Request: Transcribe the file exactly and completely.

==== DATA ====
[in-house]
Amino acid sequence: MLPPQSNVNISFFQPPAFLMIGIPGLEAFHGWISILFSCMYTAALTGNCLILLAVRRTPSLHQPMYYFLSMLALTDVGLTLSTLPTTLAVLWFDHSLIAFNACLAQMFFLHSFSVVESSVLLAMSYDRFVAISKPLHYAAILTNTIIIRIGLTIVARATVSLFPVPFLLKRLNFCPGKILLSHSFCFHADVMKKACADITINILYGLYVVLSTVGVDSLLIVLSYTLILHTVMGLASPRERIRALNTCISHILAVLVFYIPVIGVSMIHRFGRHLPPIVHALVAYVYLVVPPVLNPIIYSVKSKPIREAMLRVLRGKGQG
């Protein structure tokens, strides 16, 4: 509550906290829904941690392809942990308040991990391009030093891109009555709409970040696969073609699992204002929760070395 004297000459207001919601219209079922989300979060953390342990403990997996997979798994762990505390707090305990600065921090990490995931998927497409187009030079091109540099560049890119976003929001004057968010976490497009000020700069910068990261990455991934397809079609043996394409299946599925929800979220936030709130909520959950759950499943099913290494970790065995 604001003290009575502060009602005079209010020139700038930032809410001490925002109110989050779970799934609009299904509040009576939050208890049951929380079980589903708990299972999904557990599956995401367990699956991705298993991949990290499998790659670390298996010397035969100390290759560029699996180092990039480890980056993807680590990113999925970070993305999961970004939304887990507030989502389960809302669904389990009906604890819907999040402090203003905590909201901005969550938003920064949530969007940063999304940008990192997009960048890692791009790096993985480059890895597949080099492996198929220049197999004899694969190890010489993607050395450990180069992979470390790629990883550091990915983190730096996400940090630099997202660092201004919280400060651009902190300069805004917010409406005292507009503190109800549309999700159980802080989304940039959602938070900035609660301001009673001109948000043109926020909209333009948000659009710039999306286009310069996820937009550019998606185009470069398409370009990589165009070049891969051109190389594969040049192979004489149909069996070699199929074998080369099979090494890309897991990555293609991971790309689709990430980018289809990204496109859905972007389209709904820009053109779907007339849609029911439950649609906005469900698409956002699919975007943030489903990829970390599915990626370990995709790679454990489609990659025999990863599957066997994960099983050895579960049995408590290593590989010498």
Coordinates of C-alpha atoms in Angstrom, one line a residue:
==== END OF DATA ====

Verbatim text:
[in-house]
Amino acid sequence: MLPPQSNVNISFFQPPAFLMIGIPGLEAFHGWISILFSCMYTAALTGNCLILLAVRRTPSLHQPMYYFLSMLALTDVGLTLSTLPTTLAVLWFDHSLIAFNACLAQMFFLHSFSVVESSVLLAMSYDRFVAISKPLHYAAILTNTIIIRIGLTIVARATVSLFPVPFLLKRLNFCPGKILLSHSFCFHADVMKKACADITINILYGLYVVLSTVGVDSLLIVLSYTLILHTVMGLASPRERIRALNTCISHILAVLVFYIPVIGVSMIHRFGRHLPPIVHALVAYVYLVVPPVLNPIIYSVKSKPIREAMLRVLRGKGQG
């Protein structure tokens, strides 16, 4: 509550906290829904941690392809942990308040991990391009030093891109009555709409970040696969073609699992204002929760070395 004297000459207001919601219209079922989300979060953390342990403990997996997979798994762990505390707090305990600065921090990490995931998927497409187009030079091109540099560049890119976003929001004057968010976490497009000020700069910068990261990455991934397809079609043996394409299946599925929800979220936030709130909520959950759950499943099913290494970790065995 604001003290009575502060009602005079209010020139700038930032809410001490925002109110989050779970799934609009299904509040009576939050208890049951929380079980589903708990299972999904557990599956995401367990699956991705298993991949990290499998790659670390298996010397035969100390290759560029699996180092990039480890980056993807680590990113999925970070993305999961970004939304887990507030989502389960809302669904389990009906604890819907999040402090203003905590909201901005969550938003920064949530969007940063999304940008990192997009960048890692791009790096993985480059890895597949080099492996198929220049197999004899694969190890010489993607050395450990180069992979470390790629990883550091990915983190730096996400940090630099997202660092201004919280400060651009902190300069805004917010409406005292507009503190109800549309999700159980802080989304940039959602938070900035609660301001009673001109948000043109926020909209333009948000659009710039999306286009310069996820937009550019998606185009470069398409370009990589165009070049891969051109190389594969040049192979004489149909069996070699199929074998080369099979090494890309897991990555293609991971790309689709990430980018289809990204496109859905972007389209709904820009053109779907007339849609029911439950649609906005469900698409956002699919975007943030489903990829970390599915990626370990995709790679454990489609990659025999990863599957066997994960099983050895579960049995408590290593590989010498």
Coordinates of C-alpha atoms in Angstrom, one line a residue: